“I’m here because I believe my family is real, that Avichai’s family and the one he will have is real. I’m here because I’m refusing to accept anyone cursing and harming my children, or children and grandchildren of others.”
The translation is below: (video here: https://bit.ly/2ZTs2jX ):
Hadassah: Good evening. My name is Hadassa Abarbanel. I live in Kibbutz Lavi together with Itzik, my husband for nearly thirty years, where we raised our eight children, including Avichai, for whom I choose to stand here today.
This is not my natural environment; the stage, the audience, the event of pride and tolerance. I am here despite the difficulties, despite the challenges and questions that sometimes arise within me.
I’m here because eleven years ago, my eldest son, Avichai, approached to me and came out to me. He told me, “I’m gay.”
I’m here because like back then, when I immediately replied that “you are my son and I will always love you,” also today I love you and will always love you Avichai, and I will do everything I can to help you build a happy life.
I want to tell you that when Avichai came out, a little dream I had broke. For years I imagined the family that one day my son would have, his wife and children, their religious home who would certainly be on the kibbutz next to us. I had this kind of sweet pink dream, which its realness didn’t bother me, I just found it pleasant to think about it.
When Avichai came out, I had to cope, among other things, with the understanding that the dream I had isn’t going to happen, that there would not be a woman, nor children. he probably will not live on the kibbutz when he grows up and maybe, and perhaps most unfortunately of all – will not keep a religious life. The possible distancing from religion – that’s what hurt me the most.
Fortunately enough, pretty quickly I accepted the fact that he would not have a wife but a husband, and over the years I also met back through Avichai the dream of grandchildren from him. Also, through his activity in Havruta, IGY’s religious groups and the Religious LGBTQ Community, I’ve realized that religion also has and probably will have a central place in his life.
I’m here because in recent months various organizations and movements have been trying to hurt us, my children, our families, and communities. I’m here because I believe my family is real, that Avichai’s family and the one he will have is real. I’m here because I’m refusing to accept anyone cursing and harming my children, or children and grandchildren of others.
I am here because I believe that there is a place in Judaism and in the religious world for Avichai, his friends and his community. I’m here to cry out loud that “Derech Eretz” is prior to the Torah, and also that as Rabbi Akiva said – ‘Love your neighbor as yourself’ is the great principle of the Torah. I’m here because I believe in love, tolerance, acceptance, and respect for others. I’m here for Avichai, for you, but also for myself and for all of us.
Avichai: Good evening.
My name is Avichai Abarbanel, I was born and raised in Kibbutz Lavi, not far from here. As a child in Lavi, Tiberias has always been the big city where going out to was considered special and exciting, the cultural center of “outside the kibbutz”.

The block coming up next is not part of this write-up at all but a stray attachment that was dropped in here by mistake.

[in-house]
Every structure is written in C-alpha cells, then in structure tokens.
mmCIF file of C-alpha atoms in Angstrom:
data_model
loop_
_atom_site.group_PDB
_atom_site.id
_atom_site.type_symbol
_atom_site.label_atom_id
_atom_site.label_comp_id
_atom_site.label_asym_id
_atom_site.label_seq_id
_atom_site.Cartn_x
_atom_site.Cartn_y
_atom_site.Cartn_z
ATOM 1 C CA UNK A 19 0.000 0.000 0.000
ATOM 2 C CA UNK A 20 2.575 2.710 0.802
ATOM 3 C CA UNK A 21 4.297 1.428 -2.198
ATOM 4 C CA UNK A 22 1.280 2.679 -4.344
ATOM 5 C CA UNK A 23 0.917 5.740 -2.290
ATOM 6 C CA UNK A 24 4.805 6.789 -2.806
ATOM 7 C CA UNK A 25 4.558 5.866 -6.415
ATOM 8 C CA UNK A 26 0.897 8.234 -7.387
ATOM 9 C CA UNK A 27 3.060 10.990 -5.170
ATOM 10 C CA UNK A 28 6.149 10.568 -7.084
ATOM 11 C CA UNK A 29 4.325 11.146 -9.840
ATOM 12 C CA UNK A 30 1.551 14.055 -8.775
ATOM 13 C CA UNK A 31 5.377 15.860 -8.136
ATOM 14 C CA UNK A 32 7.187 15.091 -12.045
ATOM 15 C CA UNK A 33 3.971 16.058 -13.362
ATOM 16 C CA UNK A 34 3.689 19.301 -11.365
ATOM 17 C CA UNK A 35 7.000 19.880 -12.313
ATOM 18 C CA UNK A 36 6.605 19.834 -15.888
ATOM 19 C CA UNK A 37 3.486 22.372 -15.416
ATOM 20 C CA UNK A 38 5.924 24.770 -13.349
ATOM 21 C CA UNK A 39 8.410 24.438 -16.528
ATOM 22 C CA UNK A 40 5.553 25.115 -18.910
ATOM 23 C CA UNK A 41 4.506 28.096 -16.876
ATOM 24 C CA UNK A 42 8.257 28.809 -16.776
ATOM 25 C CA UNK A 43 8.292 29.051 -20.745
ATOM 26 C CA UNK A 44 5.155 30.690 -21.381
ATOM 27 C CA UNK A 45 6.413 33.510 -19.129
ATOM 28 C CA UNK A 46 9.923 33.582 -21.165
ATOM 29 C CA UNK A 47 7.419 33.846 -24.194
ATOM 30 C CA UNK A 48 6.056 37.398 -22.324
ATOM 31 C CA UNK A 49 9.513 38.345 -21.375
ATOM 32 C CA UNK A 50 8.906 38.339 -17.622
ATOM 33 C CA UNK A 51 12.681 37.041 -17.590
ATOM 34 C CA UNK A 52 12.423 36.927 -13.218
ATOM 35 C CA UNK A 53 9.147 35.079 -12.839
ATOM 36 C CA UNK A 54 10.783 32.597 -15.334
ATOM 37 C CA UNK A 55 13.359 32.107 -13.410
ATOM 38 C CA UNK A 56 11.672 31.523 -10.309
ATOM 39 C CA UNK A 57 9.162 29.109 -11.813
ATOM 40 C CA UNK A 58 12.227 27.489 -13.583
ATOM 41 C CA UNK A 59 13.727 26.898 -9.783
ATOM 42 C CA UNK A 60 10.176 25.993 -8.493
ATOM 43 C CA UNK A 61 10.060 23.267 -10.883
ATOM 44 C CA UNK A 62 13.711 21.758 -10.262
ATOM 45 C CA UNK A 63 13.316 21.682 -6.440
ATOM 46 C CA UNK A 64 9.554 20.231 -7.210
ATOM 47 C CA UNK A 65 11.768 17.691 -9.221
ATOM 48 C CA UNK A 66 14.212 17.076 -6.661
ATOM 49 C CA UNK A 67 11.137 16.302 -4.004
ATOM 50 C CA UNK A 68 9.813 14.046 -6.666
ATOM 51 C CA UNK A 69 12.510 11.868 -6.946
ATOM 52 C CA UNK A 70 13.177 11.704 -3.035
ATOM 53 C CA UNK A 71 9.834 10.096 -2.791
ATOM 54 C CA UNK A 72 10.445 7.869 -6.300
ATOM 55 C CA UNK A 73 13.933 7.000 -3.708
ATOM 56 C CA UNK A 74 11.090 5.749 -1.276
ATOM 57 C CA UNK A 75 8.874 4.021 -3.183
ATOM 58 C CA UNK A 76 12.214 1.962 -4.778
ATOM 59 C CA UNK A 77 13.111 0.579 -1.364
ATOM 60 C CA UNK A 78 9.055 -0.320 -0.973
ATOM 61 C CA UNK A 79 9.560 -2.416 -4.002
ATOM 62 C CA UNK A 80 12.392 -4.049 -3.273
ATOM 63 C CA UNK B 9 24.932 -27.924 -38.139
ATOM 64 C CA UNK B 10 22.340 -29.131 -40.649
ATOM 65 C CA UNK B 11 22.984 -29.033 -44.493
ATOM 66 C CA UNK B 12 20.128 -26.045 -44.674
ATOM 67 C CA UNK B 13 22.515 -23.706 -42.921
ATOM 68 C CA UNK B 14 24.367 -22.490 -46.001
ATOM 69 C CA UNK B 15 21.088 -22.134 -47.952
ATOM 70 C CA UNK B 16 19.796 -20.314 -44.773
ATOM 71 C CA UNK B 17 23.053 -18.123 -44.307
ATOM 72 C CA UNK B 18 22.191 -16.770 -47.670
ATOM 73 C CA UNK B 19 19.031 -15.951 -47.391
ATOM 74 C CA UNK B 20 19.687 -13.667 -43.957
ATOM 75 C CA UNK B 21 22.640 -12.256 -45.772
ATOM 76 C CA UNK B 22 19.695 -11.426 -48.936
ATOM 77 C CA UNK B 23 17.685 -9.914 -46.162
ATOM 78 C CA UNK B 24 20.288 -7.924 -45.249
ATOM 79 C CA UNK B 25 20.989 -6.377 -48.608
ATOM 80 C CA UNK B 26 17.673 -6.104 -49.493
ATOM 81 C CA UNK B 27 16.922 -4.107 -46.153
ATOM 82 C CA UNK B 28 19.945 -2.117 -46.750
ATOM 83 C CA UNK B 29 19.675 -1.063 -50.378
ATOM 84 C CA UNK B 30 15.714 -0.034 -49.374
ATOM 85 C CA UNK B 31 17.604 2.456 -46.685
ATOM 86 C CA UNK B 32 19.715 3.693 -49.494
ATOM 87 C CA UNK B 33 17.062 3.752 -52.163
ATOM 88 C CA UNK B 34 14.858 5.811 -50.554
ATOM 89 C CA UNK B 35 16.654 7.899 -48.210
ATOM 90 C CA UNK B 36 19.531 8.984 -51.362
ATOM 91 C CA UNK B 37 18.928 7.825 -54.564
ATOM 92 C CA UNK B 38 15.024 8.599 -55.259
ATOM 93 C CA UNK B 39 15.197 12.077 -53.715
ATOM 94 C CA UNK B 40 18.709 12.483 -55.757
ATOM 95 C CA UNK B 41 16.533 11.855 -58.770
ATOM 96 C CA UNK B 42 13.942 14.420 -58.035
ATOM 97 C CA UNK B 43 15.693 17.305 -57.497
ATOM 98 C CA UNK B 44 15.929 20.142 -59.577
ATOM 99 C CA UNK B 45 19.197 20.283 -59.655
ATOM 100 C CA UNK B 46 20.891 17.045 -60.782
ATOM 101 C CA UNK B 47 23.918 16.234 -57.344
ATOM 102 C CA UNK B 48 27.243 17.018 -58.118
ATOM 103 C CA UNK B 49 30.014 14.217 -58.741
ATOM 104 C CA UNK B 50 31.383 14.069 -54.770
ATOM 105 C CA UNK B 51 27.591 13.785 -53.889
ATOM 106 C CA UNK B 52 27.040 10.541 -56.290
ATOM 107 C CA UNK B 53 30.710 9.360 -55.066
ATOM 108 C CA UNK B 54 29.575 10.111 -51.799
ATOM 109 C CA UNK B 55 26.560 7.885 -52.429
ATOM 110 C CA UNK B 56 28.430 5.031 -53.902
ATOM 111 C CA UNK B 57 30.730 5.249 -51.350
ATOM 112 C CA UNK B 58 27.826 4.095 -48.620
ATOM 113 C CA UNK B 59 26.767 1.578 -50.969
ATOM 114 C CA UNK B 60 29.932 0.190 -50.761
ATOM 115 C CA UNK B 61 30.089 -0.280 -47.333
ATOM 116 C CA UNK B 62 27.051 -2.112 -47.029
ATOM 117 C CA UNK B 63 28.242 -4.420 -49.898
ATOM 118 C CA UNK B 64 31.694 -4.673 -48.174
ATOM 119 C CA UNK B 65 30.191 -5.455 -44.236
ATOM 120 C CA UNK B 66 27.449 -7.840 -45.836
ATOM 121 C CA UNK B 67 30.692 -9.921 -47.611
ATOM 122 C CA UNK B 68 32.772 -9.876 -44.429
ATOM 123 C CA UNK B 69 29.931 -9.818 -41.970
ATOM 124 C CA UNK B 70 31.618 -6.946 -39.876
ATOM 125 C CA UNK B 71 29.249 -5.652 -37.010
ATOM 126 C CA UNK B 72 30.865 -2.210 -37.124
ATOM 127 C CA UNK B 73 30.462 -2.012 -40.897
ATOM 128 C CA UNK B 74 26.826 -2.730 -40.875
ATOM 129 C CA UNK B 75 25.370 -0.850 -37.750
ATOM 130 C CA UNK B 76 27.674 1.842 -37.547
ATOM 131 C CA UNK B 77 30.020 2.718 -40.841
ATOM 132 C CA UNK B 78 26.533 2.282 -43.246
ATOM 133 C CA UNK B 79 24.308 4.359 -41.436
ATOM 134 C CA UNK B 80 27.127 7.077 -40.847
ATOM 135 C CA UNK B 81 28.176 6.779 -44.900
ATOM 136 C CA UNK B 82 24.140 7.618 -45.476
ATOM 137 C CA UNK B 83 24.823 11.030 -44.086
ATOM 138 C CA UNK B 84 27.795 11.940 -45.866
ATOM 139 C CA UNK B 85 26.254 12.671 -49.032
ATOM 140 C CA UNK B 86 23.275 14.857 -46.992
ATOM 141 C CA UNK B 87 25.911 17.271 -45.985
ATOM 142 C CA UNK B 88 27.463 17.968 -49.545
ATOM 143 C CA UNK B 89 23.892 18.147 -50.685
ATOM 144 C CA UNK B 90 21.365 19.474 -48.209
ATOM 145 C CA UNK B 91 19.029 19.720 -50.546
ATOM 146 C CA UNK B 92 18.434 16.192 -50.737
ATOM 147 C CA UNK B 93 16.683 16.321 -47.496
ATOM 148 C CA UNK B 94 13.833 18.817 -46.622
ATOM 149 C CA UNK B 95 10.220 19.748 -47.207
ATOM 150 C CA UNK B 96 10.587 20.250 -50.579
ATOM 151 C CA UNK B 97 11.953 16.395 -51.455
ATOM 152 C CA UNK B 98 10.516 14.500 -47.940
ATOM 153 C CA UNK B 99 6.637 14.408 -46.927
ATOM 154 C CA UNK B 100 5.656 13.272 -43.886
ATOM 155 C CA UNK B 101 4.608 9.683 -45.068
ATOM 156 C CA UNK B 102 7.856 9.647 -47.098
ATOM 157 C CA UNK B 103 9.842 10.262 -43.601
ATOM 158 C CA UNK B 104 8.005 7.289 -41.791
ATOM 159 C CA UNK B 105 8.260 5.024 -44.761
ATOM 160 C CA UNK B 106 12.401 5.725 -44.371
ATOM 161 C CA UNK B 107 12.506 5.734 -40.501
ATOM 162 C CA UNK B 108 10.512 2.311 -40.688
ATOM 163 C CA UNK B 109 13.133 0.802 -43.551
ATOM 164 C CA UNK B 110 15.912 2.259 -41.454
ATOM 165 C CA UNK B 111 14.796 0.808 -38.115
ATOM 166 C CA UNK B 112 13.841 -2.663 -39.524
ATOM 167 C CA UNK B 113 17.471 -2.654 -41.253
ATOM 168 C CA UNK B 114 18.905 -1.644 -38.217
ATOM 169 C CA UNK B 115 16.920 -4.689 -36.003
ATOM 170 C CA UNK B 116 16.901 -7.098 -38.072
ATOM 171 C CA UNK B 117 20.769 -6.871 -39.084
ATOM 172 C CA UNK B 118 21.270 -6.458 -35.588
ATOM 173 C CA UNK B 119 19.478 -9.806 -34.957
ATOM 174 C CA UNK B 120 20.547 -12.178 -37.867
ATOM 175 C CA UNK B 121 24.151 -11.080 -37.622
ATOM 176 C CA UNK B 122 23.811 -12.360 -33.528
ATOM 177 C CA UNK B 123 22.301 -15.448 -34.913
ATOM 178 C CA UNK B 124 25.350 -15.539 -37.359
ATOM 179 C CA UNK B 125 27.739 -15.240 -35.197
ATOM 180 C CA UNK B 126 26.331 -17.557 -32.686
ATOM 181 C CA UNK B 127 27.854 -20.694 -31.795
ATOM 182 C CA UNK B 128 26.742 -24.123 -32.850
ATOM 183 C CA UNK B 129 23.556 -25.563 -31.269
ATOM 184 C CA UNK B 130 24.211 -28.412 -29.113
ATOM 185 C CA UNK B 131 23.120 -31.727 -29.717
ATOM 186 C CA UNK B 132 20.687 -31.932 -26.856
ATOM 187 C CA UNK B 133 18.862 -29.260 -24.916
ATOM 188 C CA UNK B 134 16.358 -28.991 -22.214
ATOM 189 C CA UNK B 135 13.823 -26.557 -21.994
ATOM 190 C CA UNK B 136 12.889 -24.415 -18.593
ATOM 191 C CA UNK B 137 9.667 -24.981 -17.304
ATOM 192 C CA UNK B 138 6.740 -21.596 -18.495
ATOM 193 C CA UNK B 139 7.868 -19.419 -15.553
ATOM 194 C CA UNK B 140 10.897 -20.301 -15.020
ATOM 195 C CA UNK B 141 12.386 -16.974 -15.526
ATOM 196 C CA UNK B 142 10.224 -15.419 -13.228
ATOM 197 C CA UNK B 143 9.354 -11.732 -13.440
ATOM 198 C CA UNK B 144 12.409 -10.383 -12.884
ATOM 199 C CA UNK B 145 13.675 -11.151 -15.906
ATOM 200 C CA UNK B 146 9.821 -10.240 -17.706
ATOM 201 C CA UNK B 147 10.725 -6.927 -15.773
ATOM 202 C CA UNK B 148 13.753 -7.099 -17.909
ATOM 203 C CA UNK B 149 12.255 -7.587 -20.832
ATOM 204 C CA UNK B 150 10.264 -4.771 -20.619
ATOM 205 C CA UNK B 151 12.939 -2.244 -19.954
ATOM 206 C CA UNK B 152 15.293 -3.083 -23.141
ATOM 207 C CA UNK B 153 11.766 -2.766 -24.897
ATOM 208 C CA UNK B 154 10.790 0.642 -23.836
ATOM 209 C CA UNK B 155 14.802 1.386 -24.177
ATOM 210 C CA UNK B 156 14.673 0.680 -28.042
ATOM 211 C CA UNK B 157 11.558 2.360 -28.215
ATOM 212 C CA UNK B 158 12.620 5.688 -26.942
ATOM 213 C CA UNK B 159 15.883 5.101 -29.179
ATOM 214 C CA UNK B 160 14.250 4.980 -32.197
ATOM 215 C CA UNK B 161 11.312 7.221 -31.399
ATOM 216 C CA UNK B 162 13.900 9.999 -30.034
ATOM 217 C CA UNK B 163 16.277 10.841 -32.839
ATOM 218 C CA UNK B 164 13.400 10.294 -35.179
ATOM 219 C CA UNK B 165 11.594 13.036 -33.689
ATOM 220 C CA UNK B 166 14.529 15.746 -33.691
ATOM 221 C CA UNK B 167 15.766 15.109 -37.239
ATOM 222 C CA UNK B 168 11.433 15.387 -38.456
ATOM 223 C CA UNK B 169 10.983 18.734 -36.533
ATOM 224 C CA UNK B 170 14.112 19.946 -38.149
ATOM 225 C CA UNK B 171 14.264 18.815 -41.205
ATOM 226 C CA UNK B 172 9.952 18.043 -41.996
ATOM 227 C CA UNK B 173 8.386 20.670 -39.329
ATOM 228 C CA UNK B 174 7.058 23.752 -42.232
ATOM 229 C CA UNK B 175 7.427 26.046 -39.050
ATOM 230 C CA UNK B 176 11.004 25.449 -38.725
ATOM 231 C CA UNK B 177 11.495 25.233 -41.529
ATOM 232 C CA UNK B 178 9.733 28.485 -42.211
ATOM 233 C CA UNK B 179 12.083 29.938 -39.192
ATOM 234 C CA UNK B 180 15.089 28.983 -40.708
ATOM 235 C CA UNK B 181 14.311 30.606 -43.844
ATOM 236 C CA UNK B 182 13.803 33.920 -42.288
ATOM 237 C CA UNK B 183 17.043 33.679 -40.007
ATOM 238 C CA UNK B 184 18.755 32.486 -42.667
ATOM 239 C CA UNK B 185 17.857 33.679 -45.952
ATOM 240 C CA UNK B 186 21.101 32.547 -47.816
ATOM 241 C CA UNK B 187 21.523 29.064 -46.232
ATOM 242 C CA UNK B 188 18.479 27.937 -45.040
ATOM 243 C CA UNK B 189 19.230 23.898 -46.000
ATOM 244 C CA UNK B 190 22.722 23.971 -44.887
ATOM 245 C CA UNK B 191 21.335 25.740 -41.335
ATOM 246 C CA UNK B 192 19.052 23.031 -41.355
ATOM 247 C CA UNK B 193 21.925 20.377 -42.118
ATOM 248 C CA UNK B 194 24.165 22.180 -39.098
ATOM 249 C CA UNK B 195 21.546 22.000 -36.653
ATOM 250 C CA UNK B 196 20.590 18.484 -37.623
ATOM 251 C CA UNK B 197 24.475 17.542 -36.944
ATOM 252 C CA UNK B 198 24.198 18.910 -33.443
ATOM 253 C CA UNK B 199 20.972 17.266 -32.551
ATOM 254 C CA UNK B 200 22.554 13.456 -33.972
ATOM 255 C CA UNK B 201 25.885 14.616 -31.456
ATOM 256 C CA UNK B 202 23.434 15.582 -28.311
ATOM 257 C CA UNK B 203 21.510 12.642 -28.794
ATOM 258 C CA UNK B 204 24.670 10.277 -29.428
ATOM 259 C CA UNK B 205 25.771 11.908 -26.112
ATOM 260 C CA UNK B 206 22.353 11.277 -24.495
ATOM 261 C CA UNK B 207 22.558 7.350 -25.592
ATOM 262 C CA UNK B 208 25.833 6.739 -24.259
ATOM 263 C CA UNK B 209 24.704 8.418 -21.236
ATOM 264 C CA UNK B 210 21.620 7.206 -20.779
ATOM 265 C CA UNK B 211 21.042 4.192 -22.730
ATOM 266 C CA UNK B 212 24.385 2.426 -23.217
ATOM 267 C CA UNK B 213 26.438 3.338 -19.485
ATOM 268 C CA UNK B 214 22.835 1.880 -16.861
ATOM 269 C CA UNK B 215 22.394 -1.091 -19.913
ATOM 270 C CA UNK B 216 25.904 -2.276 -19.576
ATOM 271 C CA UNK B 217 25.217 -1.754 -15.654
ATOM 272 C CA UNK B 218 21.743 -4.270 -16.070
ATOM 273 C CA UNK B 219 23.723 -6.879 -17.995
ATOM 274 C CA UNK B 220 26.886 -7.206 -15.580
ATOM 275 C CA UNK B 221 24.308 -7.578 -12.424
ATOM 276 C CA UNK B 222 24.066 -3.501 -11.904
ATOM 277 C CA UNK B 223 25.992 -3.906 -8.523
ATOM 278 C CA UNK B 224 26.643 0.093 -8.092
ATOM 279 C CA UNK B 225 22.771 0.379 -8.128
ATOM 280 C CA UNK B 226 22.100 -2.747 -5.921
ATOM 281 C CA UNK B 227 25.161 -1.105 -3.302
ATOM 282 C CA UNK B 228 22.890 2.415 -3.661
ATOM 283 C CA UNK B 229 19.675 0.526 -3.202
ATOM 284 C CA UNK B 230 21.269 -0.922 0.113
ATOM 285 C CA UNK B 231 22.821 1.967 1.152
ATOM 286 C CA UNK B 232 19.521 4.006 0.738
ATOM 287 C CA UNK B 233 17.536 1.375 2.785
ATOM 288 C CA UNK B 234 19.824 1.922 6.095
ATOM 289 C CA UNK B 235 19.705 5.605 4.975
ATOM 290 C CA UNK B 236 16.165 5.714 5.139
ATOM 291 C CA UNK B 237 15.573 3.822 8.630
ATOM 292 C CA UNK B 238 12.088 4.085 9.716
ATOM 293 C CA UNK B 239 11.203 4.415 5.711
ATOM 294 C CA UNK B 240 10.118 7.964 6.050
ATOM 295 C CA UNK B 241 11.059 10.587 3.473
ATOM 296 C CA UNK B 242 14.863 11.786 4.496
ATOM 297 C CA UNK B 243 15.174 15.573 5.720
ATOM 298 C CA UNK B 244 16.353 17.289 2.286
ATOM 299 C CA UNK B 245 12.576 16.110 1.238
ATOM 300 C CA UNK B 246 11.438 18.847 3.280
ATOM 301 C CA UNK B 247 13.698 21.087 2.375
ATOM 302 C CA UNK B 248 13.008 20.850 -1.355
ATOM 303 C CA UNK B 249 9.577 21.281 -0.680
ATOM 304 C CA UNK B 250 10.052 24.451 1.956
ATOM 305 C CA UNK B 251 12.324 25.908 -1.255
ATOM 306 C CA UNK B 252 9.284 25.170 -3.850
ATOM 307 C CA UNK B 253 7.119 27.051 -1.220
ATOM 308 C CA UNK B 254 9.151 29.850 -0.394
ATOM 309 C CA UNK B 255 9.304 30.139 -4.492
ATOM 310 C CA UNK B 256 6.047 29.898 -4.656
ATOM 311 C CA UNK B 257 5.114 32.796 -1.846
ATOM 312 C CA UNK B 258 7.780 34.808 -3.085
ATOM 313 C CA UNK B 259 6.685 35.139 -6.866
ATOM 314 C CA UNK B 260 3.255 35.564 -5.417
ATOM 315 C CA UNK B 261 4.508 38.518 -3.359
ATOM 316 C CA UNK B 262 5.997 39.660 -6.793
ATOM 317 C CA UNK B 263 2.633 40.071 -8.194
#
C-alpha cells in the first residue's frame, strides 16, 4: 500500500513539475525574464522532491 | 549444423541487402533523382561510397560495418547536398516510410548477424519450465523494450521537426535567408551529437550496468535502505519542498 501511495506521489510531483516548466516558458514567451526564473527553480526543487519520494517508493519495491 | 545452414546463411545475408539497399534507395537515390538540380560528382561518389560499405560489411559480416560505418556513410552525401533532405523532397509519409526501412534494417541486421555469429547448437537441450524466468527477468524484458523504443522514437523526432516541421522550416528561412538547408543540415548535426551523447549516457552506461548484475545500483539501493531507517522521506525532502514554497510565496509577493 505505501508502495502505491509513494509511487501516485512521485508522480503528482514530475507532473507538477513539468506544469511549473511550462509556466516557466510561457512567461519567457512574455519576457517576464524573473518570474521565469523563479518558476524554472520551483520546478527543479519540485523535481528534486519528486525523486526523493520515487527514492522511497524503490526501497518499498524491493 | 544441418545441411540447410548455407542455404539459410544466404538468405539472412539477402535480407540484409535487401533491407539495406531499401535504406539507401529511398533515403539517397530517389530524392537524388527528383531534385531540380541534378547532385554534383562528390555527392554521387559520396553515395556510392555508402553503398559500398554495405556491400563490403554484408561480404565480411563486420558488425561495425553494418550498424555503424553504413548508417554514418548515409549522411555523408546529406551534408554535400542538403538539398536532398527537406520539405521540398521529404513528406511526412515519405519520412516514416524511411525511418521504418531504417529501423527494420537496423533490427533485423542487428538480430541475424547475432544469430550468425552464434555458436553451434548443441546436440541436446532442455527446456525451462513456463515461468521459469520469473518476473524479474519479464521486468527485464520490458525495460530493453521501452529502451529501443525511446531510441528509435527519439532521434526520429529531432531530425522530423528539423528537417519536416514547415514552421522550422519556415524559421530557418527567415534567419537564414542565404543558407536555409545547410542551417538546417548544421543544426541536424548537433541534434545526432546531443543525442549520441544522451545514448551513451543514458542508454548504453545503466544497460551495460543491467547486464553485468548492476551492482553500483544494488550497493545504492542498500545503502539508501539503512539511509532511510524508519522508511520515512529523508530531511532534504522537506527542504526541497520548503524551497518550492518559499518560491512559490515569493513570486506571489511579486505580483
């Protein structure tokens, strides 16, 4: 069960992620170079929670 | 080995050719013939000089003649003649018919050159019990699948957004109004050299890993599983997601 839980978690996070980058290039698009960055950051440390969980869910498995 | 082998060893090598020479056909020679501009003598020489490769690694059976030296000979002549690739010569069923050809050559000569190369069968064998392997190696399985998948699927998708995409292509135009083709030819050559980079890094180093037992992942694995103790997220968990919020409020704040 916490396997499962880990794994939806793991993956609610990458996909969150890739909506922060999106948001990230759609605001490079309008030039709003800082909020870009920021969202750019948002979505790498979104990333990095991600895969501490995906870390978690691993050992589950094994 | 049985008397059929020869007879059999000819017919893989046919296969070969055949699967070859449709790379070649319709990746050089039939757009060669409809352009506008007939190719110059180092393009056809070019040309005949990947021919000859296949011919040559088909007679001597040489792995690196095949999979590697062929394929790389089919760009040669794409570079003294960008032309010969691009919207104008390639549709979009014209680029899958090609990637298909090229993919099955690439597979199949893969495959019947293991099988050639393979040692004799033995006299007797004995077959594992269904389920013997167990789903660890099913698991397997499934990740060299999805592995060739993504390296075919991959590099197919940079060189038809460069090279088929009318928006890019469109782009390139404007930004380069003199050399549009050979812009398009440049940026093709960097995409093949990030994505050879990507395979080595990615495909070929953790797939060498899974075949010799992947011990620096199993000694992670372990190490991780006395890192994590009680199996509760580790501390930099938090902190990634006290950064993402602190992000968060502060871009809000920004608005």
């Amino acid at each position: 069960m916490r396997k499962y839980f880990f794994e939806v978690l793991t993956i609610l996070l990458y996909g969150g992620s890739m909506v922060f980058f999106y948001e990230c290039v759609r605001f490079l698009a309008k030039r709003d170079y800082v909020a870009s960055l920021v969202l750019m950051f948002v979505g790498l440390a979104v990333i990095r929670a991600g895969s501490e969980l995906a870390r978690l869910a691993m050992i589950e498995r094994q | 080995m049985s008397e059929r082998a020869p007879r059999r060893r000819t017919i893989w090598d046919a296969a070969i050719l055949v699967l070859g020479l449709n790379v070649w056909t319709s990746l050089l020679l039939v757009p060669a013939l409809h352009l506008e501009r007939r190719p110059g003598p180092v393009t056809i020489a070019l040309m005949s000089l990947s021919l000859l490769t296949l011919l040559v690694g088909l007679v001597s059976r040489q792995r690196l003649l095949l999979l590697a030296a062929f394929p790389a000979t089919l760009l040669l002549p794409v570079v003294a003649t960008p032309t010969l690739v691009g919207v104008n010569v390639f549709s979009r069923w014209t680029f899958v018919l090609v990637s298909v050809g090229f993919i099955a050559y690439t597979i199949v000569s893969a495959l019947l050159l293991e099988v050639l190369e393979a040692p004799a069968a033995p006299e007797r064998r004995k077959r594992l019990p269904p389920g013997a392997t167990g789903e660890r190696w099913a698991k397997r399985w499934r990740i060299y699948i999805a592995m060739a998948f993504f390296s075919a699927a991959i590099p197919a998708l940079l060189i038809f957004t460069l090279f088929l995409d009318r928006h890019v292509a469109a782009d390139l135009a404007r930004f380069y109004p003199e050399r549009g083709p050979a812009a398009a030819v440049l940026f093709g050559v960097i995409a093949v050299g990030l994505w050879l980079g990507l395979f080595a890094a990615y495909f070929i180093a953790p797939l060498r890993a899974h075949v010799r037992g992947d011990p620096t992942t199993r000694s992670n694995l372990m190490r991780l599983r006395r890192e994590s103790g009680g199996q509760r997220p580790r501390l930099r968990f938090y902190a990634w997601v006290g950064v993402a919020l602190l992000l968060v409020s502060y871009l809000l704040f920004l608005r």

I am really excited, after a decade of parading and taking part in pride events throughout the country, to have the honor not only to participate in the first pride event in Tiberias but the privilege of doing so with my mother next to me – in the first time she accompanies me to a pride event.
I’m also privileged and proud to come here when I am no longer the frightened and shy boy in the closet I was, but as the chairperson of Havruta a gay and religious organization, and a leader of the Religious LGBTQ Community, to know that I have the honor to take a significant part in our struggle for an egalitarian, tolerant and just society, and even more so – for our right for the Judaism and religion on whose knees we were raised.
In recent months we have witnessed several attempts to offend our children and families. The extremist margins of our society decided to launch a campaign against anyone who’s not like them. “Hazon” movement, “Liba” and “Bocharim Ba`Mishpachah” are engaged in a competition of hatred, of spreading evil, of disqualifying people from their identity, of exclusion of families.
Come on, let’s be real.
It’s below us. We are stronger than that, more confident, and most of all, we exist.
We have no argument with them, a father and a mother are a family. One type of family. A father and a father are too, or mother and mother, or just a father, or just a mother and of course it does not stop there. Everything exists, everything is there. It can not be erased or eliminated, and in any case – you can only object to a thing when it simply exists.
But in the Religious LGBTQ Community and Havruta, that doesn’t concern us. We are engaged in building families, creating life, finding the path to integrate religion and pride. We in the Religious LGBTQ Community and Havruta are creating alternatives, building hope, finding life possibilities.
IGY’s youth marched with a slogan few years ago, announcing that we are here and everywhere – and this is also becoming true for us in the Religious LGBTQ Community. This year, we acted in an unprecedented number of cities and authorities and met countless communities and religious figures. We have enjoyed a wide-ranging dialogue with rabbis and reached out to quite a few batei-midrash and yeshivas.
And on a personal note, Mom, I love you and appreciate you being here.
Thank you for choosing to be here with me, to demand, for me and us, the life that comes to me, to us.
Just like that.
In a discourse of love, listening and mutual respect, we can create here the land on which we dream, according to the vision of the prophets.
Keep being as perfect as you are,